My younger kid is a tank who will out eat his big brother at most meals and eats pretty much everything. Interestingly, he'll often reject things that are labelled as "kid friendly" like chicken nuggets and pizza. Obviously his tastes will change as he grows, but that's how it is for now.
So my biggest recommendation about dealing with picky eaters is to just relax. Serve balanced meals, and don't engage in battles.
Speaking of feeding kids, another blog reader (hey-o, Kimberly!) reached out to me and asked about the stools we have for the kids. They're Stokke Trip Trapp chairs and they are awesome because they grow with your kid.
We bought one when Niko was a tiny baby with all of the accessories (by "we" I mean it was a generous gift from his paternal grandparents) so we were able to use it right from beginning with the newborn attachment, which is great because you can have the baby at the table with you rather than on the floor in a bouncer or something.
When Odin was born we just bought a second base (again, by "we" I mean the grandparents bought it for us), and we've been able to re-use all the accessories.
Once the kids were able to sit unassisted we switched to the baby set along with a tray, but it can also be pulled up to the table without the tray (this is how we use it now for Odin). Niko now uses his without any accessories, and since the foot rest and the seat are both adjustable, it'll probably be his chair for several years to come.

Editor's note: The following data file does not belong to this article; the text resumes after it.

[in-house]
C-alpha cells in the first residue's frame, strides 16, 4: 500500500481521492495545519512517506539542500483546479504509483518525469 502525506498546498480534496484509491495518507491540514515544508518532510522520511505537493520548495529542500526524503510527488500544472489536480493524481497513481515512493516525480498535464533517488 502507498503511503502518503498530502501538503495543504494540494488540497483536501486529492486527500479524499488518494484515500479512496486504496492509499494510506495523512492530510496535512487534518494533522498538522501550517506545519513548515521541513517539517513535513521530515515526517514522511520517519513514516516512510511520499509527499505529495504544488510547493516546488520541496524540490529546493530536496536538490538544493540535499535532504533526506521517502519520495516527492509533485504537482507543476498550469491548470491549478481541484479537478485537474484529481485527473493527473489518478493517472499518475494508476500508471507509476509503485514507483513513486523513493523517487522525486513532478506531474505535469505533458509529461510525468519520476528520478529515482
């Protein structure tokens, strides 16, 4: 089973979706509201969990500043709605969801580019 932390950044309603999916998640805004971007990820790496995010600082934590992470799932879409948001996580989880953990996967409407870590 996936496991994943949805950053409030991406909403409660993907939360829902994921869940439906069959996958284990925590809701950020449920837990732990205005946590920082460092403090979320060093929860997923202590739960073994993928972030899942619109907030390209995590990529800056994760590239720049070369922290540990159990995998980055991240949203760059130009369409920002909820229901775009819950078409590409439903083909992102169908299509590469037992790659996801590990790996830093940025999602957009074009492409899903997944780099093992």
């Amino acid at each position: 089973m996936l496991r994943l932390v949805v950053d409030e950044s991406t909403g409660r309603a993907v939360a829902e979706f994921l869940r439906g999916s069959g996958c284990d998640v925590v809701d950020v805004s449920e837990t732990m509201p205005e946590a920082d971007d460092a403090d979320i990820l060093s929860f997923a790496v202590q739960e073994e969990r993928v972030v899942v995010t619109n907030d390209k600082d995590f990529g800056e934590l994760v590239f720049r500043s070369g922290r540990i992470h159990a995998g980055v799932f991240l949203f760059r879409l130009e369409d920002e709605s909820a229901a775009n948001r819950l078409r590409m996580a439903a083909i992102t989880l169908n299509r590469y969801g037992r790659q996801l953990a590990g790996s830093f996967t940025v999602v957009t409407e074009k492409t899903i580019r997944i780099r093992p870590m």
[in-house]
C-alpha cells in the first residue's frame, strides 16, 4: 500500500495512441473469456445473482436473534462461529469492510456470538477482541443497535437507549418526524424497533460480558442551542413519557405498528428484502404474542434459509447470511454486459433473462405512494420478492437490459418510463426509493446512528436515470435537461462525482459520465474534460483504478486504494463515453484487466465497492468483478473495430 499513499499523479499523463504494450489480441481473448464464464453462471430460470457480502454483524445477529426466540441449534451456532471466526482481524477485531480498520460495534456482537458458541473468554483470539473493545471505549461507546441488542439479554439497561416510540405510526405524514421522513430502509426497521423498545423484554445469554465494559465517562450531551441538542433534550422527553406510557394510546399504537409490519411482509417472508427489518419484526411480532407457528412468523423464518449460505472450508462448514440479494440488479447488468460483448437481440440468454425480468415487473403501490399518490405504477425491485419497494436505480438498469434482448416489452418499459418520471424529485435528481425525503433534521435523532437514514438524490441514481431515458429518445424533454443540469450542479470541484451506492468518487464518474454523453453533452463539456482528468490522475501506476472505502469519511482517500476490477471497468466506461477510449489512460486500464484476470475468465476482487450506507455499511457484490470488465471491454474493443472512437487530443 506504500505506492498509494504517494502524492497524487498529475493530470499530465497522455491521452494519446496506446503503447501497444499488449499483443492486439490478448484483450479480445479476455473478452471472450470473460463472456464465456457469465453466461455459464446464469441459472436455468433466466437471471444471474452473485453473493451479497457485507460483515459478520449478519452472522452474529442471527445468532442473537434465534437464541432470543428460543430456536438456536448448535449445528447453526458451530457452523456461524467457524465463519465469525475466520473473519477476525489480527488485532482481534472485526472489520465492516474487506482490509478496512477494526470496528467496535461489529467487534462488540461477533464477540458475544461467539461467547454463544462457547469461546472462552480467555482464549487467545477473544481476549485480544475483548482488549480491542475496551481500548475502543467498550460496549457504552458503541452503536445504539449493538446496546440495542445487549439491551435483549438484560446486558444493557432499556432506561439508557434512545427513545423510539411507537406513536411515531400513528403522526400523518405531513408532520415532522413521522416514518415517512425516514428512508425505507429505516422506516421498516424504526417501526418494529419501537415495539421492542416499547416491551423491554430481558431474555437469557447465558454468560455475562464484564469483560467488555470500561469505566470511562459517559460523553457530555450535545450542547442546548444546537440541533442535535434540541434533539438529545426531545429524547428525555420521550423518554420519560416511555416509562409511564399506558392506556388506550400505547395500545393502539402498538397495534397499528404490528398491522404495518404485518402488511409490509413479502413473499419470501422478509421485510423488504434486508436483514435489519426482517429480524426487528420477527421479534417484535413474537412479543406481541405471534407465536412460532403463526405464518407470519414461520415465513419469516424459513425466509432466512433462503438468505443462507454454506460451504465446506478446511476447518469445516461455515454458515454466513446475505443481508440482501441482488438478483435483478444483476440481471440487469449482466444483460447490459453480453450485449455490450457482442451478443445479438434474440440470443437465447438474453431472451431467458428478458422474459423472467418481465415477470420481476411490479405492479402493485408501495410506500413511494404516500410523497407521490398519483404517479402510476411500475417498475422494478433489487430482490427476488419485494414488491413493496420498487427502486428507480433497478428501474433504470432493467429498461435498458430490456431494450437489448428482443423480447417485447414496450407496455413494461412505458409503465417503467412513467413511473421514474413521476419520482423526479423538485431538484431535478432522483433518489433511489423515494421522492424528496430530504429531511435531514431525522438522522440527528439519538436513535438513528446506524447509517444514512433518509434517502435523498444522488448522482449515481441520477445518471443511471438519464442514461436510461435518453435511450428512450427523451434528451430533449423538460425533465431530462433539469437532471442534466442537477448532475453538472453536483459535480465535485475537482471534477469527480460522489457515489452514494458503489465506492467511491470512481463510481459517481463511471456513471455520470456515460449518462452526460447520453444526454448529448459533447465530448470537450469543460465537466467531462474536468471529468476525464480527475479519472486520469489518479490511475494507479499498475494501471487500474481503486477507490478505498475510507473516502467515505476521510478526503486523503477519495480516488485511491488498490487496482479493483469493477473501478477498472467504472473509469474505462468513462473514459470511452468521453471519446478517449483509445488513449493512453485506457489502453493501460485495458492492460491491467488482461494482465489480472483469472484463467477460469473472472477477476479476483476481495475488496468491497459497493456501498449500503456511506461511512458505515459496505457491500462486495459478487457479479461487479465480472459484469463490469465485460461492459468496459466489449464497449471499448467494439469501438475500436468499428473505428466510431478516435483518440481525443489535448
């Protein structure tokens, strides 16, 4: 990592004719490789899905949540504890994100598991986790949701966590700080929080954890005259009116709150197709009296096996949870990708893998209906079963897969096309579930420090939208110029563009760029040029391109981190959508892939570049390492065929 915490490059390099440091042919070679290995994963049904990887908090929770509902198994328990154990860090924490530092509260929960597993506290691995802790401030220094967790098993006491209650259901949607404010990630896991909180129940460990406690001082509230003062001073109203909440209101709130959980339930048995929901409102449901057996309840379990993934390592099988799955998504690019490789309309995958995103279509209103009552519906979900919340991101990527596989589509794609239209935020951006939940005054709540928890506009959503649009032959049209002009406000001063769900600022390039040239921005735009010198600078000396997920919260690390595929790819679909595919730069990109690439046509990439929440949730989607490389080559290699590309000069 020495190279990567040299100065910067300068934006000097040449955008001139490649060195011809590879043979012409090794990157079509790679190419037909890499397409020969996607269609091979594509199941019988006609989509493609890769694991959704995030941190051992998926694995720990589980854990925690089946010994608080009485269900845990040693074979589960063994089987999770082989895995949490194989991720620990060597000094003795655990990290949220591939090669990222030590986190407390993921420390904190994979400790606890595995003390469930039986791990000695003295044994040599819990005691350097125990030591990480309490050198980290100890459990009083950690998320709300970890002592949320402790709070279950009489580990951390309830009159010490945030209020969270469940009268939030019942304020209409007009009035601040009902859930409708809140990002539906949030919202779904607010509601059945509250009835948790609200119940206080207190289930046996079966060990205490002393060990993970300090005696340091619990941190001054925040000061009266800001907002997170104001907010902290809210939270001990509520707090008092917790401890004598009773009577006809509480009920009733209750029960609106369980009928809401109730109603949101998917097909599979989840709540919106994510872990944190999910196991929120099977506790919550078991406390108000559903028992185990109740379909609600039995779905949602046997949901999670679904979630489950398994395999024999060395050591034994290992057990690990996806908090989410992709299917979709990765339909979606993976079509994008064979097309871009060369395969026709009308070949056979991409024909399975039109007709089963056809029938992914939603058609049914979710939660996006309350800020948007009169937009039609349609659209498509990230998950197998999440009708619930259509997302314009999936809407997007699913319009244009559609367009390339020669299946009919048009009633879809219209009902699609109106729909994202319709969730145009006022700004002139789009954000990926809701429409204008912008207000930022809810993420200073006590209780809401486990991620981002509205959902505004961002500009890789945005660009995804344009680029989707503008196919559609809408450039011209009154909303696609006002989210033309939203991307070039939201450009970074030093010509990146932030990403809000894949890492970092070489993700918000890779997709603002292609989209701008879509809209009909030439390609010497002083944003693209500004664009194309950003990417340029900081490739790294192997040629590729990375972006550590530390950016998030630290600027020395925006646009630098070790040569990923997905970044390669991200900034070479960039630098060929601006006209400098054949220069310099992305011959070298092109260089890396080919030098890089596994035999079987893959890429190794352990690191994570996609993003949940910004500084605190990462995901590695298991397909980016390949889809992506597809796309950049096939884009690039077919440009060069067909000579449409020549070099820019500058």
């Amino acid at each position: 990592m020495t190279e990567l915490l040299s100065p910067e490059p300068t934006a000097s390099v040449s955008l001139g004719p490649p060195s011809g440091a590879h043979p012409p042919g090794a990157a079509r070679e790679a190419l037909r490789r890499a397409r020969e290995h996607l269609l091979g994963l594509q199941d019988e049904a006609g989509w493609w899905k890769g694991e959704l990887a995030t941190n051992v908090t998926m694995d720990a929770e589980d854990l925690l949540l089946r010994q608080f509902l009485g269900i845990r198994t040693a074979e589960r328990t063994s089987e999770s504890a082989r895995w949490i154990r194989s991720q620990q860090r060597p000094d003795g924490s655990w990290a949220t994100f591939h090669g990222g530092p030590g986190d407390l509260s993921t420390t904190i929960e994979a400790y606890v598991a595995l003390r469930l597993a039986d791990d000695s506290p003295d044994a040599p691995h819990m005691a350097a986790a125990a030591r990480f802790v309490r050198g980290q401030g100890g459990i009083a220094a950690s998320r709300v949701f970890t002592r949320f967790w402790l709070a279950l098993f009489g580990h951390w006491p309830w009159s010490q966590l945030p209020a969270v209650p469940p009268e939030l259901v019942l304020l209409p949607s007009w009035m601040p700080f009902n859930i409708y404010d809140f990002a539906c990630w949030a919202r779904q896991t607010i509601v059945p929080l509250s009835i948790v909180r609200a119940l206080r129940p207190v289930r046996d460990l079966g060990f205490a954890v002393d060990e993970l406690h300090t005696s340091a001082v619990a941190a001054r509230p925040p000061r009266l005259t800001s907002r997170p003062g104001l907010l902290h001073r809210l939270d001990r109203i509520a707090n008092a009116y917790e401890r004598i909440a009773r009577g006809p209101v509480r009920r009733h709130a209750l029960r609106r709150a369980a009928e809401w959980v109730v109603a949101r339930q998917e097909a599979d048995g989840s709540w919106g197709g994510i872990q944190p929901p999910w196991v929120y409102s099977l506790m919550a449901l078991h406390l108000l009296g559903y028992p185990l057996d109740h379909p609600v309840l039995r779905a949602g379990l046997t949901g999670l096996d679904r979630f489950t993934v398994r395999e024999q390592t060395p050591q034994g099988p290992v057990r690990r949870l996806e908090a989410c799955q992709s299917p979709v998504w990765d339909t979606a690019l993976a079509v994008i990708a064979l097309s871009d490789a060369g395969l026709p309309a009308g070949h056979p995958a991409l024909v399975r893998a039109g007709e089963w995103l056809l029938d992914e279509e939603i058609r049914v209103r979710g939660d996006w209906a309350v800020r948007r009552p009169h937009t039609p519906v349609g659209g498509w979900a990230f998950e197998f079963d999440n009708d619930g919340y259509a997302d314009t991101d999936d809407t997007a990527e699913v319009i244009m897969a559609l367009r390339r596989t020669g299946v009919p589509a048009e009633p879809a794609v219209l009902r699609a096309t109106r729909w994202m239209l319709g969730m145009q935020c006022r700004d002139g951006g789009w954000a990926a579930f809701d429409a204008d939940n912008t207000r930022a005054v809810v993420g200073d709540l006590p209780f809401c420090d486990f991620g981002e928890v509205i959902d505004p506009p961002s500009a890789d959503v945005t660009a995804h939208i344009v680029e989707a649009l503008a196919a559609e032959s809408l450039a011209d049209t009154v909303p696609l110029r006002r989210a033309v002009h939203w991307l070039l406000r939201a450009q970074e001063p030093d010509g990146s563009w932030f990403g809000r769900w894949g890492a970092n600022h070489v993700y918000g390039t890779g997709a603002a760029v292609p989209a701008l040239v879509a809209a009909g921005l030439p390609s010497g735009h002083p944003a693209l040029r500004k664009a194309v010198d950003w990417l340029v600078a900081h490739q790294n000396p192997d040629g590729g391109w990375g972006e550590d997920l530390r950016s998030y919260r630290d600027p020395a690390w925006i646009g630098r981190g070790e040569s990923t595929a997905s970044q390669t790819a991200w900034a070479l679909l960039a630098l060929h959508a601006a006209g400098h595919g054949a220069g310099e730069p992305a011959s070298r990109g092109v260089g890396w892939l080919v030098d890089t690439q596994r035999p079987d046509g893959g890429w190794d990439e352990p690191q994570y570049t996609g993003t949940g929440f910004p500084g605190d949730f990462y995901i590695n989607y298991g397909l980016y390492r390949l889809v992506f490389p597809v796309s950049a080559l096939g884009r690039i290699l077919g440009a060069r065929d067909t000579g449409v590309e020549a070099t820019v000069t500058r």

It's also sturdy enough that it works well as a platform to stand on when the kids want to help in the kitchen. I know some people use those learning towers which are probably safer, but we live in a small apartment and don't have space for that kind of thing, so the Trip Trapp chairs do the trick just fine.
This is not in any way sponsored by Stokke (however, those are affiliate links so I will earn a commission if you click on them and then purchase *anything* on Amazon) I just think they're really great chairs for having kids at the table at the right height for many years. A great investment if you've got small ones, if you ask me.
A couple housekeeping notes this week. First, I want to let you know that there may be some changes to the types of links I'm sharing in What's Good Around The Web each week.
For the past few months I had an assistant who was helping me to curate the links that went out each week, but she gave her notice a few weeks ago and since I lost my job and ad revenue is way down I decided not to replace her just yet.
But when I go looking for links to share I'm finding that I'm spending hours and hours sifting through mostly terrifying articles all on the same subject and not finding anything that I feel is relevant to this site. It's understandable, for sure, but it's also not a good use of my time and not good for my mental health.
So instead of weekly curated nutrition and wellness articles, you'll find a selection of tasty recipes I've been cooking, fun reads from other blogs, and the occasional wellness article thrown in when I come across something good. And if *you* come across an interesting article please send it my way so I can share it!
Also this: People have been making a great effort to support small businesses in their communities that are struggling as a result of the situation at hand, so I wanted to remind you, since you're my favourite people, that blogs are small businesses too.
For many of us in the food space traffic is up right now, since people are cooking. But at the same time, ad revenue is dropping more and more each day. I'm earning at leat 50% less than I was at the beginning of March, and it's set to keep dropping more by the looks of things.